A nice article in Scientific American by Dana Smith looks at a new study of language development in the Tsimané people of Bolivia: “Parents in a Remote Amazon Village Barely Talk to Their Babies—and the Kids Are Fine”.
The researchers observed, anecdotally, that language development appears to be slightly delayed in the Tsimané—but this does not seem to matter. The children grow up to be fully functioning, communicative and productive members of the community. In fact, as interactions between Tsimané and other Bolivians increase, many of the children are becoming bilingual in Spanish as well at their native Tsimané language.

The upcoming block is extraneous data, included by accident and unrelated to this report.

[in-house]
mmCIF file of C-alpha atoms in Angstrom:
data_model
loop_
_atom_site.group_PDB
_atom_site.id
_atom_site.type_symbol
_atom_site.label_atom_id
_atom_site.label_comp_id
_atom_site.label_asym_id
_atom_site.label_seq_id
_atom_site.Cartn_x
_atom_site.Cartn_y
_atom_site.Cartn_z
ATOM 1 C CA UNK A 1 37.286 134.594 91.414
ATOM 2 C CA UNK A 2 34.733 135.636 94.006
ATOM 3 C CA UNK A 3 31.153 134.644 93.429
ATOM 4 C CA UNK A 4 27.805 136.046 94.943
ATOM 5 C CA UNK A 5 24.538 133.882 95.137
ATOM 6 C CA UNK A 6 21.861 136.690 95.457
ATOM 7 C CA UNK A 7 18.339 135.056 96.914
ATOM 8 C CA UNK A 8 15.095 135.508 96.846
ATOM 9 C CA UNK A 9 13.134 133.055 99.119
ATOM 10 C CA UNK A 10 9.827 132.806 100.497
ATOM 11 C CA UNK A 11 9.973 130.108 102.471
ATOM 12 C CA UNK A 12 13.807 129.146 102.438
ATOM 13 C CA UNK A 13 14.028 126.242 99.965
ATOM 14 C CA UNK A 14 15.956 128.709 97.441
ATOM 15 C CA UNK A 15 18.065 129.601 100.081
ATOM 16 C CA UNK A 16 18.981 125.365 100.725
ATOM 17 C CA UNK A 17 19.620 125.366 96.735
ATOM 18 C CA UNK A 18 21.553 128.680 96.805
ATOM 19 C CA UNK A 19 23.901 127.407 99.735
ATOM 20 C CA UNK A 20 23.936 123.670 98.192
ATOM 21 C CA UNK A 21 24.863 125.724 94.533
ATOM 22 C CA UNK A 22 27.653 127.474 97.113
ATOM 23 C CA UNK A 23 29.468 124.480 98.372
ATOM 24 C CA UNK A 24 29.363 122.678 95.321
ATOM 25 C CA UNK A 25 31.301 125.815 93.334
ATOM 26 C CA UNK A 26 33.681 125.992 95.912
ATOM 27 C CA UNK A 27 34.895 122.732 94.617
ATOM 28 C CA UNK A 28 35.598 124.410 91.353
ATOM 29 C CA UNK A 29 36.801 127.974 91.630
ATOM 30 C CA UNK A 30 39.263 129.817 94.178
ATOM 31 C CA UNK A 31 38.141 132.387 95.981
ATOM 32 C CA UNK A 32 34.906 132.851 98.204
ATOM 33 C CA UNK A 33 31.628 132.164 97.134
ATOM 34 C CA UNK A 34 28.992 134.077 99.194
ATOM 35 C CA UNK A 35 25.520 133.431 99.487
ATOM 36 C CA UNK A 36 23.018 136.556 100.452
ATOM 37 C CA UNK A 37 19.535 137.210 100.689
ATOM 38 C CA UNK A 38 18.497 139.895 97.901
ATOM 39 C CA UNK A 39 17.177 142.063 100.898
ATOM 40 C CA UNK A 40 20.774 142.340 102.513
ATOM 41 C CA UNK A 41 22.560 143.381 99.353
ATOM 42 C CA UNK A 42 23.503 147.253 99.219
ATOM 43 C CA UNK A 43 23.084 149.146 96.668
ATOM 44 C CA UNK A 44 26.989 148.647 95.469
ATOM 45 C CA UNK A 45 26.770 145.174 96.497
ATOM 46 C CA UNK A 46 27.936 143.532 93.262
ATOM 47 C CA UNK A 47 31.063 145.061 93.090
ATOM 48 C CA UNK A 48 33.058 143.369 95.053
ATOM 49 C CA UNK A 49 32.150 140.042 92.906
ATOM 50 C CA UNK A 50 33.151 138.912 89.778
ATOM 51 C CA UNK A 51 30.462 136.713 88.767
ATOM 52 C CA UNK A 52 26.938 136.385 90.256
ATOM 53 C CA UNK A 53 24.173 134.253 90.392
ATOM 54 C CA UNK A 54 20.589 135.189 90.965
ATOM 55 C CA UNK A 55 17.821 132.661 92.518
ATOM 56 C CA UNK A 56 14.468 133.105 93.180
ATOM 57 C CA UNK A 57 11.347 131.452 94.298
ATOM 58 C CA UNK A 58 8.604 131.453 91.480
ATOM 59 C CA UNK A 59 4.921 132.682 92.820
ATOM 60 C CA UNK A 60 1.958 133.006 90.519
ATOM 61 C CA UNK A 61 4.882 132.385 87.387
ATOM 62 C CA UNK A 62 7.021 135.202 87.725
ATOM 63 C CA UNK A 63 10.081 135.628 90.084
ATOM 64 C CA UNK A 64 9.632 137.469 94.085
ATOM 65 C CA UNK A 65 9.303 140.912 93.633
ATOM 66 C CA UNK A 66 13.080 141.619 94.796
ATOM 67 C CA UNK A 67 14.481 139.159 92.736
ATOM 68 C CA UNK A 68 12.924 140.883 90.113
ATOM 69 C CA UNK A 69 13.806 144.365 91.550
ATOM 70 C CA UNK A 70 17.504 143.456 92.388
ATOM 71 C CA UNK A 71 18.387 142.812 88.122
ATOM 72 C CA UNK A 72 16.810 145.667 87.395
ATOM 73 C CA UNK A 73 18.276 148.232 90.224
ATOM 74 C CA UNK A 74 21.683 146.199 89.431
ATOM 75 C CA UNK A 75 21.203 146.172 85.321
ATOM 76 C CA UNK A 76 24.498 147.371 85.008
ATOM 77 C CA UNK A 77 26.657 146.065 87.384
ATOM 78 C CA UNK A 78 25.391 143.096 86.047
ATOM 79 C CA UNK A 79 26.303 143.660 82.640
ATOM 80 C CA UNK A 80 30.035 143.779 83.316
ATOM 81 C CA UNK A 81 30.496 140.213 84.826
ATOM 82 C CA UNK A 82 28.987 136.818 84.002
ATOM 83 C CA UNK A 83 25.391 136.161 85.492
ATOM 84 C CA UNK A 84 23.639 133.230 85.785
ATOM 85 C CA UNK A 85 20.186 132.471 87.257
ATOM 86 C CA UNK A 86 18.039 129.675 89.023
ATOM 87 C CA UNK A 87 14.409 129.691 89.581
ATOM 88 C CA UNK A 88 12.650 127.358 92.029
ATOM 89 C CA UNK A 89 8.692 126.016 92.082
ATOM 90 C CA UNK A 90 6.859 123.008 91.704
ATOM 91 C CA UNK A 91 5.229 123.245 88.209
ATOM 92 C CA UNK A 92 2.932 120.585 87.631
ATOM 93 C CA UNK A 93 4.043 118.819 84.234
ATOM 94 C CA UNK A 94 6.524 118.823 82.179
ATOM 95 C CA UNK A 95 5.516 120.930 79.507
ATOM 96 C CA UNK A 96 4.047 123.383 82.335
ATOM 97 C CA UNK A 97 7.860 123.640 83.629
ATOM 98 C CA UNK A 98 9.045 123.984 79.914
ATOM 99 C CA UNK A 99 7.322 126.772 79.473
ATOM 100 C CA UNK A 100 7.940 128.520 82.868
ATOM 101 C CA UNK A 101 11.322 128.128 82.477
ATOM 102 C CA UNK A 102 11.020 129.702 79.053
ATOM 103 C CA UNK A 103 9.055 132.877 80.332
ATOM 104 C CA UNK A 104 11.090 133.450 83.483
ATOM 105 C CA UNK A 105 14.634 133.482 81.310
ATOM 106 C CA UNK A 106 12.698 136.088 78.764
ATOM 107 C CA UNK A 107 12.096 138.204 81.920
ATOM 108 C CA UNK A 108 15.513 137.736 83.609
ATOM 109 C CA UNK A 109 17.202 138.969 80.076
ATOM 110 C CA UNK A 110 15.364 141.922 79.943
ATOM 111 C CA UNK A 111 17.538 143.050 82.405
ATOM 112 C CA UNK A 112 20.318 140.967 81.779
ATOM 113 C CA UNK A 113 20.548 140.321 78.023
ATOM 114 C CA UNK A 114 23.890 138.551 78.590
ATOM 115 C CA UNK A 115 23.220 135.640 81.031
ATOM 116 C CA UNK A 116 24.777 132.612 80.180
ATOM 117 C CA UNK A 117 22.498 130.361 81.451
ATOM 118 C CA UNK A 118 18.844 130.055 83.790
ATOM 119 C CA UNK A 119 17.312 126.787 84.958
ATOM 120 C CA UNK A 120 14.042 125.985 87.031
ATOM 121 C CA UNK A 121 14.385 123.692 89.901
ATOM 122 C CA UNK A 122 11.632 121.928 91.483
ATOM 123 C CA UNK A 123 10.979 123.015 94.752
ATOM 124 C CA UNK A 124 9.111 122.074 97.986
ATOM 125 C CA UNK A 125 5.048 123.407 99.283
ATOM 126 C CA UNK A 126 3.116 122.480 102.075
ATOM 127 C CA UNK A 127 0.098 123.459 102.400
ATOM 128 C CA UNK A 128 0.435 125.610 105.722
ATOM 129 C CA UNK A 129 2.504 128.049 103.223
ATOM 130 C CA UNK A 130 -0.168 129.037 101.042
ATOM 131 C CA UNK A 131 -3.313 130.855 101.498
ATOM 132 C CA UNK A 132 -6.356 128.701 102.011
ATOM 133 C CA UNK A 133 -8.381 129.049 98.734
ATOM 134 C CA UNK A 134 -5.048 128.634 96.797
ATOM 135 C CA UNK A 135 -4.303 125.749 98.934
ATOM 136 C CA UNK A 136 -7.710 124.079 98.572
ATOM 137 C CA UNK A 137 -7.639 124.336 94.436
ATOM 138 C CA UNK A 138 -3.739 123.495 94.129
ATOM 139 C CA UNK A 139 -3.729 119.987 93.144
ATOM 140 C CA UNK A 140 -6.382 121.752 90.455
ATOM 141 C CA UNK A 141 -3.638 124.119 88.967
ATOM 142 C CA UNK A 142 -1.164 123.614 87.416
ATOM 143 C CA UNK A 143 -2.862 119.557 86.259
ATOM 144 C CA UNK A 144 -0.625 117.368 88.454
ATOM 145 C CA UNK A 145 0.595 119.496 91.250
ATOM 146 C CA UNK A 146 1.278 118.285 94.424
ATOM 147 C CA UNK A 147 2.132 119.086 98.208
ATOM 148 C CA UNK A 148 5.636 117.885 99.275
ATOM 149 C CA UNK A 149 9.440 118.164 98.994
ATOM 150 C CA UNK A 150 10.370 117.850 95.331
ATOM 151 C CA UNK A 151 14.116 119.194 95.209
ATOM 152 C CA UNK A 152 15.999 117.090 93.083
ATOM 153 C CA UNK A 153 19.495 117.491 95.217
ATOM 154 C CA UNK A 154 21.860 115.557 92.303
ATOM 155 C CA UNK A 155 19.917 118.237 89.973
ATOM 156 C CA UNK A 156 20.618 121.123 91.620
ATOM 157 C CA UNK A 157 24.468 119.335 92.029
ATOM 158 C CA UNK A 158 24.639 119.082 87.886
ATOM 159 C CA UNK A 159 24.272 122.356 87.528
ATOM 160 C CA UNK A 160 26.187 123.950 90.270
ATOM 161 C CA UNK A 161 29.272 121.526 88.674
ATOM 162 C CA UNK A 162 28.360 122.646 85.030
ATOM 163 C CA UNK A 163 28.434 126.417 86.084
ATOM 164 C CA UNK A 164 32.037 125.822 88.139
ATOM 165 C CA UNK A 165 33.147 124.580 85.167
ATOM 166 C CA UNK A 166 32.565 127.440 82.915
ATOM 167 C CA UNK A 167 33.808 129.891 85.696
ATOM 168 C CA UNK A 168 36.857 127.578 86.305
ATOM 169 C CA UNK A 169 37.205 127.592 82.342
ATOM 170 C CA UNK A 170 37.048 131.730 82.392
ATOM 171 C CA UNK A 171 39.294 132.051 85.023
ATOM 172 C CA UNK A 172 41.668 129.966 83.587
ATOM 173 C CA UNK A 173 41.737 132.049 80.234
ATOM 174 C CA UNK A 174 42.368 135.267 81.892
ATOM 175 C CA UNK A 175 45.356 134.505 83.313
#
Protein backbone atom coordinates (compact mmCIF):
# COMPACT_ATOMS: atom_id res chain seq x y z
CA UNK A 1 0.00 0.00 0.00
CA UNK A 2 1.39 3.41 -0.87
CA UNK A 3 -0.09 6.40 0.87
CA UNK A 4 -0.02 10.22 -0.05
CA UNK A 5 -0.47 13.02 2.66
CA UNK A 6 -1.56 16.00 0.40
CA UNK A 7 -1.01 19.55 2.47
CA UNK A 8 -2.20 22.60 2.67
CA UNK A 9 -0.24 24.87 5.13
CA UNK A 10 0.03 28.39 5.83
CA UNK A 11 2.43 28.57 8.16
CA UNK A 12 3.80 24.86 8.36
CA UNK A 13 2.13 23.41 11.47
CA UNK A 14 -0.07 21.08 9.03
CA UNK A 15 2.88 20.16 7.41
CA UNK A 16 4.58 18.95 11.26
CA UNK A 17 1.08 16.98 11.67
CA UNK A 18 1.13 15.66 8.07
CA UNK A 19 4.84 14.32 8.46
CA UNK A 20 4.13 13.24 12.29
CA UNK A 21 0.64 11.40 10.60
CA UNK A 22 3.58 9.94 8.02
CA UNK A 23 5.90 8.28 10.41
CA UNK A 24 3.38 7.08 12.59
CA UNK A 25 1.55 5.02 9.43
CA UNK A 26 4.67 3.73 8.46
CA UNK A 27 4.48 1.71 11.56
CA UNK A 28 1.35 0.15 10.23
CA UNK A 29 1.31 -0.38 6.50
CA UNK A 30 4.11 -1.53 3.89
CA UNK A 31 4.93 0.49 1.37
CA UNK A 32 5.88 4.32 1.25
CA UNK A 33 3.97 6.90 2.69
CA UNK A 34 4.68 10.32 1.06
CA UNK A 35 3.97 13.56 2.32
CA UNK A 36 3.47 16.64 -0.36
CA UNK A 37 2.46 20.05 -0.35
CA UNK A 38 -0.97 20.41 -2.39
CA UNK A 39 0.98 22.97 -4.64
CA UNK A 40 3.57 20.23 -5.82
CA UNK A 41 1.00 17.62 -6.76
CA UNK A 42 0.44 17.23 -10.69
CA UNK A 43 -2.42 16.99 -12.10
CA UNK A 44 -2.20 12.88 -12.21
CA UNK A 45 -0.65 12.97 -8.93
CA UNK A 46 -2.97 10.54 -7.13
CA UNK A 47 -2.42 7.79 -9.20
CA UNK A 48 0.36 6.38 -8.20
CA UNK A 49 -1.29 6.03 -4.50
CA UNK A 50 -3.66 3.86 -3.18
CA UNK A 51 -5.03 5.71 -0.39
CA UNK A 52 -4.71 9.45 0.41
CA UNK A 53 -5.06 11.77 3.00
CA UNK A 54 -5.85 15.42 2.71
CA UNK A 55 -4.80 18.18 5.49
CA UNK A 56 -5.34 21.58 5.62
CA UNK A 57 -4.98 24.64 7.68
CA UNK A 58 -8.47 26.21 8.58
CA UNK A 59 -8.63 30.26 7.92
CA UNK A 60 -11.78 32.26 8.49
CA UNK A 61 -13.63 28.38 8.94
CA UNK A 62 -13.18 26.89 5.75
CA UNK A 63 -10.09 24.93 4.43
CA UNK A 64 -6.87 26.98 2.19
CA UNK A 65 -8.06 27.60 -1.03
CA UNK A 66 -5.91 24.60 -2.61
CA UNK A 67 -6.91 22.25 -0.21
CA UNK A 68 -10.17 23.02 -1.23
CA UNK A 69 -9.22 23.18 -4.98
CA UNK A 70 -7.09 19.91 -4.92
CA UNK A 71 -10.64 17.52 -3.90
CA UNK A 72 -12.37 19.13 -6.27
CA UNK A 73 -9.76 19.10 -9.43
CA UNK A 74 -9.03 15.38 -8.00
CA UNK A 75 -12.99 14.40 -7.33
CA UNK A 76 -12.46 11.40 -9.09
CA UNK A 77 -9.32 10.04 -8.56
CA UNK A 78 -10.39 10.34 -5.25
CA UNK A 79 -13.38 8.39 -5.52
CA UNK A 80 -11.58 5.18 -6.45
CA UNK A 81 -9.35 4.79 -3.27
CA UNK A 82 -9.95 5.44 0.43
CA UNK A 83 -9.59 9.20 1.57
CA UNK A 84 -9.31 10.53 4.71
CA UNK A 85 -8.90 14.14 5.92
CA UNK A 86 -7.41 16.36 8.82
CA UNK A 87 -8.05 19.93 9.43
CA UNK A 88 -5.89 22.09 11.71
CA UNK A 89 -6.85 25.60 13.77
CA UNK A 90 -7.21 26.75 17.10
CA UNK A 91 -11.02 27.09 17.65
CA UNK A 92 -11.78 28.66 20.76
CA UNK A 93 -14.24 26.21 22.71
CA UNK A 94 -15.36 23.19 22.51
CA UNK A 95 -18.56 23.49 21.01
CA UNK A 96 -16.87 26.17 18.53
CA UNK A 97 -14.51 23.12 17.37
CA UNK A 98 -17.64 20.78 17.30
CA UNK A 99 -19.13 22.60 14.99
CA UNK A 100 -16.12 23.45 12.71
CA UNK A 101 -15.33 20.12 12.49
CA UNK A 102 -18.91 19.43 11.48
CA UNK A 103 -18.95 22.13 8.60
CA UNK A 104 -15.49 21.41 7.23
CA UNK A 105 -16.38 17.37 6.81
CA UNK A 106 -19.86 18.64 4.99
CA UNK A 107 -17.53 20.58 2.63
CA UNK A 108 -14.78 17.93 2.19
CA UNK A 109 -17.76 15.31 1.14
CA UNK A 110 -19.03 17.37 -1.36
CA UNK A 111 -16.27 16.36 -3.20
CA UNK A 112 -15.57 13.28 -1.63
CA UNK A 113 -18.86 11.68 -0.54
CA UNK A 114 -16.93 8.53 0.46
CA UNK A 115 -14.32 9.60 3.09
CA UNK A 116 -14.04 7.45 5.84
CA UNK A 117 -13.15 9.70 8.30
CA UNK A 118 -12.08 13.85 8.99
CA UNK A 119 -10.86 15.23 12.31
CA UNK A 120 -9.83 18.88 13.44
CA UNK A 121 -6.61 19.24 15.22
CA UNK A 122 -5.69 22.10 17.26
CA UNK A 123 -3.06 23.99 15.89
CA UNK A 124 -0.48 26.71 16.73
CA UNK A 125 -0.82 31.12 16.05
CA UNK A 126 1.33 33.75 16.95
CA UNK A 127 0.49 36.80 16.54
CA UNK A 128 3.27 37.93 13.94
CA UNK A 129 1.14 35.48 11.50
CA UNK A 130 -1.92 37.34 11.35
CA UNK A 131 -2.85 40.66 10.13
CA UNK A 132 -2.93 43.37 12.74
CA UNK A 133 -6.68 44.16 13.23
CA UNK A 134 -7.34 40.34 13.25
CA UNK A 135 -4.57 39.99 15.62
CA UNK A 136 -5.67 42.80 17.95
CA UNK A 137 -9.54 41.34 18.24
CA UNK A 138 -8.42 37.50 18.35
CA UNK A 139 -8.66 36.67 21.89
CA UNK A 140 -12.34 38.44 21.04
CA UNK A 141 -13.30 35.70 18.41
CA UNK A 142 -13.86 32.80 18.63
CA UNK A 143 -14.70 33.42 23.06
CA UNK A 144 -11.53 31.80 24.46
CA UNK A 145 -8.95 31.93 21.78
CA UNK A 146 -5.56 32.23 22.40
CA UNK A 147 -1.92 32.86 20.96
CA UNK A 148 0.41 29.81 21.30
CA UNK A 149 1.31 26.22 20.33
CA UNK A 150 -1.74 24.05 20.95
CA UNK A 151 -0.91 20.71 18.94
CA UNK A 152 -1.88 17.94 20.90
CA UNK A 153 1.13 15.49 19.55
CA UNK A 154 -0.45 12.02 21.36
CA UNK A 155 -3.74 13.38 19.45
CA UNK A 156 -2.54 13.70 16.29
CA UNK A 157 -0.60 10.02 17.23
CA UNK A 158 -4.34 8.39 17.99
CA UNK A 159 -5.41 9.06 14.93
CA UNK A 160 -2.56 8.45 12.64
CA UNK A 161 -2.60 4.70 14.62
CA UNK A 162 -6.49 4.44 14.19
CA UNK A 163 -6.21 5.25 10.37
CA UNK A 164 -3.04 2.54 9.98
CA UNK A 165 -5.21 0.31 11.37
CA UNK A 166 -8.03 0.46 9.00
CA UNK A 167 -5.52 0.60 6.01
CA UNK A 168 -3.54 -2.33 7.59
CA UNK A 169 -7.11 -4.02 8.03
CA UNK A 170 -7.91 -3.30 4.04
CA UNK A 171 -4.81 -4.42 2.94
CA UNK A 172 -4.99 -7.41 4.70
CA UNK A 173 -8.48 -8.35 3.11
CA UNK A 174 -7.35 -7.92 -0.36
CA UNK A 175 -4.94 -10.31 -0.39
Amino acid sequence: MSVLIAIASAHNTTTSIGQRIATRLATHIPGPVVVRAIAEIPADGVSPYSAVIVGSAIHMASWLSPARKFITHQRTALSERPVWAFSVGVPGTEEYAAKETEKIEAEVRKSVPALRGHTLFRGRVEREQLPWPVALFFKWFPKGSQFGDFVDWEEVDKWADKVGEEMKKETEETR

This is a good story of the way that differences in childrearing across cultures have unpredictable outcomes, and what has been recommended within particular Western societies may not generalize to other places.